The Week Ahead

With the US Presidential election in eight days, shifts in national and swing state polling will be closely scrutinised; as noted above, any movement in favour of a Trump re-election will likely be a risk appetite negative, given the increased odds of a contested outcome. Any movement in favour of Biden ought to ease fears and be risk appetite positive. As things stand now, according to the FT’s election calculator (which uses the latest RCP data), Biden has 207 electoral college votes, as well as 66 votes from states that are leaning in his favour. As long as he wins all of these states, he would get 273 electoral college votes (above the 270 needed for a majority) and would win the Presidency. Trump only has 83 solid votes and 42 that are leaning his way. 140 electoral college votes, including from the states of Texas, Florida, Ohio, North Carolina, and Arizona are all considered a toss-up. Even if Trump wins all of these, that will not be enough to secure the Presidency. He needs to get back some of the states that are currently leaning in favour of Biden; including Pennsylvania, Minnesota, Michigan, Wisconsin and Colorado.

Meanwhile, the worsening state of the global Covid-19 pandemic will also continue to dominate imagination, while markets might show greater fatigue towards tedious talks between the White House and Democrats on fiscal stimulus (which many have now come to conclusion is just a pre-election façade by both sides who are just making it look as though they are “trying to get something done”). Meanwhile, Brexit talks (also somewhat tedious at this point) will continue in London until the mid-week; most do not expect any movement towards compromise to come until closer to the new mid-November deadline the two sides agreed on last week.

Monday – A quiet start to the week. Out of the US, we have new homes sales (Sep); August saw the strongest pace of sales since September 2006. Wells Fargo think that “despite record-low mortgage rates, it will likely be difficult to sustain such a rapid pace of sales.” The bank reasons that “employment growth appears to be moderating, which may soon begin to cut into demand for housing… Inventories also remain low, suggesting builders are selling homes faster than they can build them.” Moreover, “lumber prices have begun to ease recently but remain very high, which may delay new construction.” Wells Fargo conclude that thought they expect new homes sales to remain strong in September, “some moderation in growth is likely in the months ahead”. Following US housing data we have SNB’s Jordan. In the evening, focus will be down under with the release of NZ trade balance data for September. Note also; Chinese leaders this morning commenced a three day meeting after which they will be unveiling the PRC’s 14th five year plan; ING think this could prompt more flows into Chinese asset markets.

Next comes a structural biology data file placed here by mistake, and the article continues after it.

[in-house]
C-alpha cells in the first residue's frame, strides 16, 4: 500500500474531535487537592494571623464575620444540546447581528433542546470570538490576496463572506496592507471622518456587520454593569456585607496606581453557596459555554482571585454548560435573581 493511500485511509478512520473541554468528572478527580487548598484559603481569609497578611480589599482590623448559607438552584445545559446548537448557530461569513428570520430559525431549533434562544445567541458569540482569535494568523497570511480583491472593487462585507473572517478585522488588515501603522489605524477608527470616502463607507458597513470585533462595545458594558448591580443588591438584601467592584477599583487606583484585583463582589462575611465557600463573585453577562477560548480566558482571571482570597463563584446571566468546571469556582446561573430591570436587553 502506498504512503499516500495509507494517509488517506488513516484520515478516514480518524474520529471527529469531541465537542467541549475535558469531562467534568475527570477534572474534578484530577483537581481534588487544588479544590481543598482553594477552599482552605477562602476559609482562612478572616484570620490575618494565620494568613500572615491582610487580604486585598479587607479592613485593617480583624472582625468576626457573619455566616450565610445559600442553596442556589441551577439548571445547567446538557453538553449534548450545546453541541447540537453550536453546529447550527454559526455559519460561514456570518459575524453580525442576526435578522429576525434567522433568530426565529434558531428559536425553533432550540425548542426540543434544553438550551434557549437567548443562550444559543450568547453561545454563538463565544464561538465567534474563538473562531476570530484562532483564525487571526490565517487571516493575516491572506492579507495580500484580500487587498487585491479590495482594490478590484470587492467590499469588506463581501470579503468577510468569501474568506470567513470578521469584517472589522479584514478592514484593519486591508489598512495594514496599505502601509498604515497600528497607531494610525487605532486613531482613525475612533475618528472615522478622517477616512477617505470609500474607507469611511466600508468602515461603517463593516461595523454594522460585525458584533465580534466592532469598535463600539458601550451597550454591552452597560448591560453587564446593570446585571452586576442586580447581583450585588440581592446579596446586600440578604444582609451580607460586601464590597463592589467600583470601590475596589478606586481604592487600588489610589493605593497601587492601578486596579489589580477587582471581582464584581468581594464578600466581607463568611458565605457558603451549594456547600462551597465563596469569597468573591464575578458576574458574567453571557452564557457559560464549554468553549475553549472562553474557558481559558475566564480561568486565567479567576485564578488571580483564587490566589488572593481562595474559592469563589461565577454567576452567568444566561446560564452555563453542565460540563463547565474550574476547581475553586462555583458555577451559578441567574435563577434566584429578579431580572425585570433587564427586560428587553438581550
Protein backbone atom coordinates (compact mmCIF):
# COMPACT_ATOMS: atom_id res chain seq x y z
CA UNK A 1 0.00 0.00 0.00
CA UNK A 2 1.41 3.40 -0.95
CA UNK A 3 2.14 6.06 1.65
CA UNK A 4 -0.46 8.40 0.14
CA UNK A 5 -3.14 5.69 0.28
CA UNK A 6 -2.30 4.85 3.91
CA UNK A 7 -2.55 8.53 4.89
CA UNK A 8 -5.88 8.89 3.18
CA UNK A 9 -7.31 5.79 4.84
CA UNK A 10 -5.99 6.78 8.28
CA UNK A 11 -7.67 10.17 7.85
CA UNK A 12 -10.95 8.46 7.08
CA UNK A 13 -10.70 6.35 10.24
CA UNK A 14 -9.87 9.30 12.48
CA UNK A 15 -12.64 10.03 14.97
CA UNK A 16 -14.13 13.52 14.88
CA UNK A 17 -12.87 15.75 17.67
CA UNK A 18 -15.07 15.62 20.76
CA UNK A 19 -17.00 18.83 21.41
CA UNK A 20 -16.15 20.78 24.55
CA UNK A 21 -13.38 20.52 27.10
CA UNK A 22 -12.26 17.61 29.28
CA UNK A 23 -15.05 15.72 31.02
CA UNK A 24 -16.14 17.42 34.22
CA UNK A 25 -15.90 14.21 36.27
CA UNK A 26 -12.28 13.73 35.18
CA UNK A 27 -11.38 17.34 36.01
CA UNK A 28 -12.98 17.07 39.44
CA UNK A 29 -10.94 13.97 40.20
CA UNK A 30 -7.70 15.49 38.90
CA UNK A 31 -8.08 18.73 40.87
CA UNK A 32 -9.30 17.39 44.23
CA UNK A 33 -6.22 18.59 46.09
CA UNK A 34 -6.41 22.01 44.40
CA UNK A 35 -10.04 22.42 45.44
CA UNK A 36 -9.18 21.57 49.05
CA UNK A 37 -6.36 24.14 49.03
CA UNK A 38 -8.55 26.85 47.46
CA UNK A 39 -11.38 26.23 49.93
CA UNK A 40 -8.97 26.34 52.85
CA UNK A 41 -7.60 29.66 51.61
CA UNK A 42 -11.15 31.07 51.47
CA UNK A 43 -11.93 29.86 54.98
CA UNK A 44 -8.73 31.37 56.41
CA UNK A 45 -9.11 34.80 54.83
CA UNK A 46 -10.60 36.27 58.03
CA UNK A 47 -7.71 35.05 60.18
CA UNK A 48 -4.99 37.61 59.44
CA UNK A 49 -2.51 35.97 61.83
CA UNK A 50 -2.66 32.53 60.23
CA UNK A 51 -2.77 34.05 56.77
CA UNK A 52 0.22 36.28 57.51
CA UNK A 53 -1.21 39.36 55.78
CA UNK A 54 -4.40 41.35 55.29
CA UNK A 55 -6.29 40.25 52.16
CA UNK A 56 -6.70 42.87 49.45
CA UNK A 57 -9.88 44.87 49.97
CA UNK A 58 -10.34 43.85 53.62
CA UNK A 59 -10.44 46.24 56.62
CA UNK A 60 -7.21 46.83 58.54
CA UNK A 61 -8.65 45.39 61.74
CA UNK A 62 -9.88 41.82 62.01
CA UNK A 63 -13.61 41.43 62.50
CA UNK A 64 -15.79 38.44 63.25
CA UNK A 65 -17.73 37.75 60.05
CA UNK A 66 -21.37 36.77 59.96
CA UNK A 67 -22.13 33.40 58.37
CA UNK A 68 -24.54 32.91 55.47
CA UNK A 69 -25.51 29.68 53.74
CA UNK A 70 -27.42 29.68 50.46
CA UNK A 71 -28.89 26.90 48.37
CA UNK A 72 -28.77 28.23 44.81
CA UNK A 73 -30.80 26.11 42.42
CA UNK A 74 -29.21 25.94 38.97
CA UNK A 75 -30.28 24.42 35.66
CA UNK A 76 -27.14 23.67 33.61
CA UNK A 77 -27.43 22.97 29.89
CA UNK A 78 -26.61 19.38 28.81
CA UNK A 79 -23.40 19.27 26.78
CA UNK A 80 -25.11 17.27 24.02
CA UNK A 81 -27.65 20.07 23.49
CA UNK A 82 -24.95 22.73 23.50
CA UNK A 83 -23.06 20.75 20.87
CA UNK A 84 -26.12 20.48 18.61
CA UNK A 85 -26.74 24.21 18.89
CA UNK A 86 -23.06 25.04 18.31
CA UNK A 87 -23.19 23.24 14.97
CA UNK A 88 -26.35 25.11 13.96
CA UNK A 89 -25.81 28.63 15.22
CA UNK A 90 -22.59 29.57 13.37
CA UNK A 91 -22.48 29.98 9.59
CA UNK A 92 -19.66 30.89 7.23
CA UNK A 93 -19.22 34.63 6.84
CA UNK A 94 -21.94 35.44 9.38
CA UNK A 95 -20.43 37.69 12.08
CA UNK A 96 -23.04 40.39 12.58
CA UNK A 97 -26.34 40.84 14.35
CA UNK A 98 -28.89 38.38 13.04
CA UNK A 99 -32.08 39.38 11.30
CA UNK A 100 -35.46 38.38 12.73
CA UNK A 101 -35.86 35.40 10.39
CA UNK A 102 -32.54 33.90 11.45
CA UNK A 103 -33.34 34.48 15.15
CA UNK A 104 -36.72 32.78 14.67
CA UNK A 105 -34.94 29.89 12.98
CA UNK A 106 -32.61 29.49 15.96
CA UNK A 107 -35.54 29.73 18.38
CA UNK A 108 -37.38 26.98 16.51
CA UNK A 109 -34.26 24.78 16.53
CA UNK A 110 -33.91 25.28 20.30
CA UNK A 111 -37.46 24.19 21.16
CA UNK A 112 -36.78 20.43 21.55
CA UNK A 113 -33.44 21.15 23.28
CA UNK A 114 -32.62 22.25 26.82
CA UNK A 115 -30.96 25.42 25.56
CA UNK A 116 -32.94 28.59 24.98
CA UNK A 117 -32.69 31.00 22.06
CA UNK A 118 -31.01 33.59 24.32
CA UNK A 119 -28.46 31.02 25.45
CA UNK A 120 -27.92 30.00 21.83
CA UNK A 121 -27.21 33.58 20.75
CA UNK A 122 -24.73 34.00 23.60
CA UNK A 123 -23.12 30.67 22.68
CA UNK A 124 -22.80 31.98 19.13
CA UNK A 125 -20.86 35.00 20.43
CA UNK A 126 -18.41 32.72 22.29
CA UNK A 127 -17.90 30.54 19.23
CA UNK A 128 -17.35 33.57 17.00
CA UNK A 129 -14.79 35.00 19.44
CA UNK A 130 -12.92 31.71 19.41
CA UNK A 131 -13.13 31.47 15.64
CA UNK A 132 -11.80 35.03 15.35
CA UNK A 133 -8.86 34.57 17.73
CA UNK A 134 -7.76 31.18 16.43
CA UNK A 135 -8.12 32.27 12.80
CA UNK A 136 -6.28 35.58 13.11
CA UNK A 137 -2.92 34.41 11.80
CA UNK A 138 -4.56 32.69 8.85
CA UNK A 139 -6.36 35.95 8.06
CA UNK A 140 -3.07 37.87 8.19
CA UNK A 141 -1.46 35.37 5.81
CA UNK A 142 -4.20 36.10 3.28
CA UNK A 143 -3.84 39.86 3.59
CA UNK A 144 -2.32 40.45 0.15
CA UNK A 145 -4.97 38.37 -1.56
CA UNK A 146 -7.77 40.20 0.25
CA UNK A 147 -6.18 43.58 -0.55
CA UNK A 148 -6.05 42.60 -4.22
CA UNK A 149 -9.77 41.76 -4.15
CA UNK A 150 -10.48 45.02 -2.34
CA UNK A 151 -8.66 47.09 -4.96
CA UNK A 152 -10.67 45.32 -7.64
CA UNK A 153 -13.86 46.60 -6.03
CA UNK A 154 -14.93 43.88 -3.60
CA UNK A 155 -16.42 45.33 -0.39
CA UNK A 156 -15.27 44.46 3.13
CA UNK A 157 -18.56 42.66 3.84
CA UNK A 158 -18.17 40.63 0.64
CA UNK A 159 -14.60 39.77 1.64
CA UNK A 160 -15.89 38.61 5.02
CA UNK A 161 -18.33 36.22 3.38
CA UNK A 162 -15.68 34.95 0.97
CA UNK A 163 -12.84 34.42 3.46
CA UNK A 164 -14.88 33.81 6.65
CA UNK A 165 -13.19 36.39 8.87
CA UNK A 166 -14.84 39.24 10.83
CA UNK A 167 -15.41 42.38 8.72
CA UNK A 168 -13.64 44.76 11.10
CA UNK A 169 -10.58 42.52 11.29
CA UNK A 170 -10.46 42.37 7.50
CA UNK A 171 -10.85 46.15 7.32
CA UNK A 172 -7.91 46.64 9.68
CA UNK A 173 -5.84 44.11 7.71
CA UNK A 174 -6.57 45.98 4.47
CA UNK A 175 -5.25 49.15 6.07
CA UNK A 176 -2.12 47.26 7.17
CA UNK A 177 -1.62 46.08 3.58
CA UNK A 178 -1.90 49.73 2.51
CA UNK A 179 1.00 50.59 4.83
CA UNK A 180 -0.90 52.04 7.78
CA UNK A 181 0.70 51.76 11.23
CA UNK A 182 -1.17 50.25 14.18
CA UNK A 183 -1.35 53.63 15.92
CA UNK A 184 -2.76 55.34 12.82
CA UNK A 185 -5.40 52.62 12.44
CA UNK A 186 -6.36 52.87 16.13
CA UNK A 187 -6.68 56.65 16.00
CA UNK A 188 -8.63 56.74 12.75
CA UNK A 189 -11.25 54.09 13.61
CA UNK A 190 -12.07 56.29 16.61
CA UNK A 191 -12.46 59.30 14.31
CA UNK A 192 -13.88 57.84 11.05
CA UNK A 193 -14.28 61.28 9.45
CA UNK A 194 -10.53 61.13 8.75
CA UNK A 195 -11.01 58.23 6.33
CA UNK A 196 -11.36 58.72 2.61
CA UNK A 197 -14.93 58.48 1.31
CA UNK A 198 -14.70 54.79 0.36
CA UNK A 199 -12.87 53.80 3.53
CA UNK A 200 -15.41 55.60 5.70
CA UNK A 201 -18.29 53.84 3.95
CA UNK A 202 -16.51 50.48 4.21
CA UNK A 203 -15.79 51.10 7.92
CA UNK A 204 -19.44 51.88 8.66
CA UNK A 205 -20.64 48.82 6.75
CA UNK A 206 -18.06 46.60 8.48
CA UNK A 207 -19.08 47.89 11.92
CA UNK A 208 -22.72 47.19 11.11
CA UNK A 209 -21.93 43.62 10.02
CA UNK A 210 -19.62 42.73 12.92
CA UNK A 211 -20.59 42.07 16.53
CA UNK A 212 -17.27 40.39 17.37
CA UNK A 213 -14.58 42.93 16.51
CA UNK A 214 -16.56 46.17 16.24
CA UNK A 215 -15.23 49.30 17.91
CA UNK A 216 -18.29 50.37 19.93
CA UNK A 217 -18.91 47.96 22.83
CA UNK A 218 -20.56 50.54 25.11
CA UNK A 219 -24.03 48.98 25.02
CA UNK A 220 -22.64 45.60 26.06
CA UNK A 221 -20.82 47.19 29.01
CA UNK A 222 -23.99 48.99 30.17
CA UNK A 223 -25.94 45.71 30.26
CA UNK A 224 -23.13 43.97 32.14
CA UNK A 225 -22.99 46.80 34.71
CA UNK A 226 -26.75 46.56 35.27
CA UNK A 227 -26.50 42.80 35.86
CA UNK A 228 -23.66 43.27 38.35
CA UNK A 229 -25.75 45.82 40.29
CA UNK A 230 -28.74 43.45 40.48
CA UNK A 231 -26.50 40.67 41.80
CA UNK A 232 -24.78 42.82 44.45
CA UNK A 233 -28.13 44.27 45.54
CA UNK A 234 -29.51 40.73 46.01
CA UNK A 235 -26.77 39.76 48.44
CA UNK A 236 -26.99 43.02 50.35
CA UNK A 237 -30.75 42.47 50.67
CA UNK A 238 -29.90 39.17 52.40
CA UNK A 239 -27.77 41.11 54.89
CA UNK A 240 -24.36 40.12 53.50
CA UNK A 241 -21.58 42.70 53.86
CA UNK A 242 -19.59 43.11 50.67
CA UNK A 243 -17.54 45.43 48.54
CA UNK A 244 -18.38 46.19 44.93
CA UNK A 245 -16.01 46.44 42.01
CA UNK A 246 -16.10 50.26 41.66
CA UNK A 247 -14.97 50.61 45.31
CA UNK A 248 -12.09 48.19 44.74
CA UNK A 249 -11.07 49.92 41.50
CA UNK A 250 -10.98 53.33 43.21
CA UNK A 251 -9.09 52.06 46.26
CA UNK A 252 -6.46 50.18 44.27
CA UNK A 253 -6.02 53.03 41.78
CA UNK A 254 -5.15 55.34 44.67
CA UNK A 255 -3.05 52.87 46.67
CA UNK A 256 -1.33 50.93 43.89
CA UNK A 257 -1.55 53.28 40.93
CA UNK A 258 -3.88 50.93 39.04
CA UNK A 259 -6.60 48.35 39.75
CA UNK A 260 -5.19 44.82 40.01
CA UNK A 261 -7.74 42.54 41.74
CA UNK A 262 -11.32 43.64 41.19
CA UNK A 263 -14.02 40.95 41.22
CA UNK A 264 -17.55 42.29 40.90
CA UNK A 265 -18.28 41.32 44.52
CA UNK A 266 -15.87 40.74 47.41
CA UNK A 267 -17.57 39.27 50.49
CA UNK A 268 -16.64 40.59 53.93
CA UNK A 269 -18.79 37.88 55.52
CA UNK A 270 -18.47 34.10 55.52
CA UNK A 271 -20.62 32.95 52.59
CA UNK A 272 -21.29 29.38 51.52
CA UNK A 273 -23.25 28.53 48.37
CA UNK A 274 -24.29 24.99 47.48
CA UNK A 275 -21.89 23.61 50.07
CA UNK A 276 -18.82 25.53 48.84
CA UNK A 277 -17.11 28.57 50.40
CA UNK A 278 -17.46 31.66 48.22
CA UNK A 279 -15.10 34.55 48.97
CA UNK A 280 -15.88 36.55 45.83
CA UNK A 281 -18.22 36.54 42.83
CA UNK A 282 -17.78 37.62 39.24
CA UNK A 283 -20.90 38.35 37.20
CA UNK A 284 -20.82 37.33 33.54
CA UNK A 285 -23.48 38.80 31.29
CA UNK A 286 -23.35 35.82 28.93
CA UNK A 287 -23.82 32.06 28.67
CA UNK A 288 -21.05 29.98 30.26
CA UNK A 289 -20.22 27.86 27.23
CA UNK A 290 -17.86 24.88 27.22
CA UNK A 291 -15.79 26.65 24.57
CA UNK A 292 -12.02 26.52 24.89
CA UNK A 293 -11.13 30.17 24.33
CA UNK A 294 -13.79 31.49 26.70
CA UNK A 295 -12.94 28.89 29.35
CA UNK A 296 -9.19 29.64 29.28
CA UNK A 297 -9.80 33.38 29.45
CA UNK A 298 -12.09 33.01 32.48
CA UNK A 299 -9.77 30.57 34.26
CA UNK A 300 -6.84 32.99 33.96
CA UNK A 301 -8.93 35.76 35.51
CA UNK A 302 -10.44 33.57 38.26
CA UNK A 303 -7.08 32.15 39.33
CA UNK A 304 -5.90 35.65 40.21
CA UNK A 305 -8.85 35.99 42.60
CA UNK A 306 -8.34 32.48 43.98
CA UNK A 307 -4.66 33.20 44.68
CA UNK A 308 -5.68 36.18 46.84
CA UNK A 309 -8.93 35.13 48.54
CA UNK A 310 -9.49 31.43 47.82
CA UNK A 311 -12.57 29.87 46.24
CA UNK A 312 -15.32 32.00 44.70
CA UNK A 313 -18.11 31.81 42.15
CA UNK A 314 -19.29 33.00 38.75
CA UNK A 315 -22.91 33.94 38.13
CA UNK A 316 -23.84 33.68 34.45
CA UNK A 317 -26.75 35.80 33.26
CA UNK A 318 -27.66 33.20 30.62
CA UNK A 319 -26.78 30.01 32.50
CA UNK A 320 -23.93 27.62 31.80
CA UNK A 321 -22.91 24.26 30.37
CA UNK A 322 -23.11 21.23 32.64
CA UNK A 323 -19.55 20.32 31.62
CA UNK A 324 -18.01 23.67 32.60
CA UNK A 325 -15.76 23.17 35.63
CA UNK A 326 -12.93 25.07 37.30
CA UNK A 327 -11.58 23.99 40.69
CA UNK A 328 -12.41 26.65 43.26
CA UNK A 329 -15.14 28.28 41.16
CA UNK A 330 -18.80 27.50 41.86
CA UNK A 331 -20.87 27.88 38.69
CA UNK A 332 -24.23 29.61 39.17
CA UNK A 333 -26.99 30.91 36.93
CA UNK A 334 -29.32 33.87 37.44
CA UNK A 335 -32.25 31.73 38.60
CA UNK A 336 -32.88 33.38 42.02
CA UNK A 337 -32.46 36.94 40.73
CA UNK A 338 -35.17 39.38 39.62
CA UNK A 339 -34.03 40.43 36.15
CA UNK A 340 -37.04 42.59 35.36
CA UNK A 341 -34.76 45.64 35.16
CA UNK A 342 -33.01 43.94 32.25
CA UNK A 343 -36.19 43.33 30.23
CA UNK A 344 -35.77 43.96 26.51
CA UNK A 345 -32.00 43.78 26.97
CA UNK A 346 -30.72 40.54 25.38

Tuesday – Overnight focus will be on China industrial profits from September, followed by RBA’s Bullock just before the European session begins. In the European morning we then have the ECB’s latest lending survey (Sep). We then have the preliminary estimate of US durable goods orders (Sep) followed by US CB Consumer Confidence (Oct). In the evening we have weekly private crude oil inventories.

Wednesday – Australian CPI for Q3 will be the highlight of the overnight session. We then have Retail Sales numbers from the Scandis. The focus of the afternoon will be US advanced goods trade balance, followed by the Bank of Canada Rate decision and press conference, weekly EIA crude oil inventories. In the evening, focus will be on a speech from FOMC member Kaplan and Japanese retail sales.

Thursday – NZ confidence data from ANZ and Australian confidence data from NAB will be in focus overnight, as well as the Bank of Japan’s latest rate decision. In the European morning, we have German Labour Market numbers. Things get busy after Europe’s midday; we have US Q3 GDP numbers (a big rebound expected), the ECB Rate decision and press conference, German preliminary CPI (Oct), US weekly initial jobless claims data and then US New Home Sales. In the evening, NZ Building Consents and Japanese Industrial Production will be in focus.

Friday – A busy morning of Eurozone data, we have GDP numbers (first from the individual countries, then from the Eurozone on the whole), as well as individual country then Eurozone preliminary CPI data (Oct). In the early afternoon, we get US Core PCE and personal income & spending data (Sep), as well as Canadian GDP numbers (Aug). We then have US Chicago PMI (Oct), US Uni of Michigan Consumer Sentiment (Oct). In the early hours of Saturday morning, following market closure for the week, we get Chinese PMI numbers for October.